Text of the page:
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Interview: GAC 1st year international student | Chinatsu Kawakami

Post date:17/Mar/2021

Contributing to society through the development of medical devices

Chinatsu Kawakami
Integrated Biosensor/MEMS/group, Electrical and Electronic Information Engineering
(Scheduled to Graduate in March 2021)

Diving into different cultures on your own with the dream of working on the global stage

From the time she was a student at KOSEN (National Institute of Technology), Chinatsu Kawakami wanted to have a job that contributed to society in the future. She dreamed of using her knowledge of mechanical and information systems to work on the development of medical devices that would help with the early diagnosis of disease, the prevention of infections, and so on. "I've personally been taken care of in hospital, so I want to help people suffering from disease or injury, in part as repayment for that. I was surprised when I found out that in developing countries many people die from diseases they would have been saved from in Japan. If developing countries had access to cheap, compact and user-friendly medical devices, it would eliminate some of the disparity in healthcare. That's why I sought advice from a teacher at KOSEN (National Institute of Technology) and decided to study Micro Electro Mechanical Systems (MEMS) at Toyohashi University of Technology," says Chinatsu.

Additionally, to become an engineer who can operate on the world stage, including in developing countries, she selected the Global Technology Architects Course (GAC). Chinatsu enrolled in the inaugural class of GAC and experienced living at Global House. "There were five of us living together in one unit, two Japanese including myself, two foreign students from Malaysia, and one from Vietnam. I'd studied in advance about some of the cultural differences. For example, the Malaysian students are Muslim and can only eat Halal foods. But one time, I made the huge mistake of accidentally using their pot to cook. I immediately went out and bought a new one and apologized, but I had hurt their feelings and I had to seriously reflect on my lack of awareness."

lim.jpgOn the other hand, living together made it a great opportunity for the foreign students to learn Japanese, and the Japanese students to learn English. The friendships she formed through that communication will become a valuable asset when she is active on the global stage in the future, explains Chinatsu. "However, the foreign students were really fluent in Japanese so I tended to speak to them in Japanese. To address this, for five months from January of my fourth year of studies to June of the first year of my Master's course, I studied abroad at KAIST in South Korea, in order to put myself into an environment where I only spoke English. To be honest, I was quite anxious about going to South Korea amid the strained relations between Japan and South Korea over issues such as conscripted workers. But seeing the country from the outside is vastly different from the inside, and everyone was really friendly. At first it was tough for me to speak with my poor English, and I spent every day looking at a PC monitor or through a microscope, but I pulled myself together and from the second month onward I started to initiate conversations with people and gradually each day become more enjoyable. I have fond memories of going to a K-Pop concert with my Dutch roommate and her friends in between research responsibilities," recounts Chinatsu.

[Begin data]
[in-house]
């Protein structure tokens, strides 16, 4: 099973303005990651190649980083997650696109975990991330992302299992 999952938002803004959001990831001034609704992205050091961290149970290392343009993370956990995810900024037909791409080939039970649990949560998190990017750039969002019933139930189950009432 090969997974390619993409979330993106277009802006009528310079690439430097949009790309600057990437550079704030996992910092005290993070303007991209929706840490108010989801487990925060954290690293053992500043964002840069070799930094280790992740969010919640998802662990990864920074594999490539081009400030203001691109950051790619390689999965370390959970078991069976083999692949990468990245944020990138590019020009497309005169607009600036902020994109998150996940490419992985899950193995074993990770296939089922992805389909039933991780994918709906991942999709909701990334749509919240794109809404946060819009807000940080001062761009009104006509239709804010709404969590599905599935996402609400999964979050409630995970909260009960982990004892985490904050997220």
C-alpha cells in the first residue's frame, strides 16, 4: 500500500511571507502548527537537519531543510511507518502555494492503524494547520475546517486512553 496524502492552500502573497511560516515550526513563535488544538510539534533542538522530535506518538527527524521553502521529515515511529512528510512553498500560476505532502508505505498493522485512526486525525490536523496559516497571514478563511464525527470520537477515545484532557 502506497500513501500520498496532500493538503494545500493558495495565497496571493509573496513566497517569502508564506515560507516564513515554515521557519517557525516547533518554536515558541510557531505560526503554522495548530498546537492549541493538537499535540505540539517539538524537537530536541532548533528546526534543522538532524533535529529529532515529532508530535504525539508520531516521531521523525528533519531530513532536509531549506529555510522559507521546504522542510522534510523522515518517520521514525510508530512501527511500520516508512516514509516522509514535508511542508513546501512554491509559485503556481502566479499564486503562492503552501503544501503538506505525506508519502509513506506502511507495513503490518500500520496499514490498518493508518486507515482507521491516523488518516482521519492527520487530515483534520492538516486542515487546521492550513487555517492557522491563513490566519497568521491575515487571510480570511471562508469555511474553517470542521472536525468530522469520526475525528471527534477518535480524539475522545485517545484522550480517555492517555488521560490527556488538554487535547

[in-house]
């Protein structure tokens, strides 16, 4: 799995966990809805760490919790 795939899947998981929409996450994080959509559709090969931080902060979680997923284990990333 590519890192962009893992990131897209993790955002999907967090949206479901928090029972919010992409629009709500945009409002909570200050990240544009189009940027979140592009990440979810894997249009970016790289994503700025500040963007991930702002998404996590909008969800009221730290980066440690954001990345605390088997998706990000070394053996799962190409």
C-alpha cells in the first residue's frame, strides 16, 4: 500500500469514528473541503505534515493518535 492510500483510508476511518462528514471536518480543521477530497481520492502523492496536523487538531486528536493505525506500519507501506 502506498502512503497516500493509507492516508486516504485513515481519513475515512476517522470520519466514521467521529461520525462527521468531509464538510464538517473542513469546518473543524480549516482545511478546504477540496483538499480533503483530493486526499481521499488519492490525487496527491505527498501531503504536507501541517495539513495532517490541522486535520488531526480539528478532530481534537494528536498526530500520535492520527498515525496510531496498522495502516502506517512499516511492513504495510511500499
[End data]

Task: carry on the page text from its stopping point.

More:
Striving to develop medical devices beneficial to people's health

At KOSEN (National Institute of Technology), Chinatsu's major was actually mechanical control and information system engineering, and as she switched her major to electronics and electricity when transferring, it was quite tough at first.

"When I was in my third year of studies, I was under pressure with classes and turning in assignments, and there were times I spent all day in the library and wondered if I could even get three hours of sleep a night. When I became a fourth year I became busy with research, and it was a shame that I couldn't spent much time at Global House," she says.

However, her efforts were rewarded, and in research into hydrogen ion image sensors, she developed a method for fabricating a structure that inhibits ion diffusion, which had been causing problems, and successfully achieved high-definition imaging. She also worked on the fabrication of a device that performs high-definition imaging of multiple neurotransmitters. Additionally, at KAIST where she studied abroad, Chinatsu conducted research into cutting-edge optogenetics. Optogenetics is a technique to control the functioning of cells using light. Chinatsu fabricated the μ-size LED probe required for this technique using a 3D printer, achieving results in the short time of just five months.

In March 2021, Chinatsu will complete her master's degree and start working at Shimadzu Corporation from April.

"Shimadzu is a manufacturer that deals with analysis equipment and medical devices, and it is also a company that has expanded overseas, which brings me one step closer to my dream. I am particularly interested in developing equipment for the very-early diagnosis of Alzheimer's disease. I actually used to live at home with my grandmother who required nursing care, and also worked part time at a special nursing home for the elderly. Through these experiences, I realized that a long and healthy life is essential for living with dignity. By developing things like medical devices, I want to contribute to the health of as many people as possible."

(Interview / Text: Madoka Tainaka)




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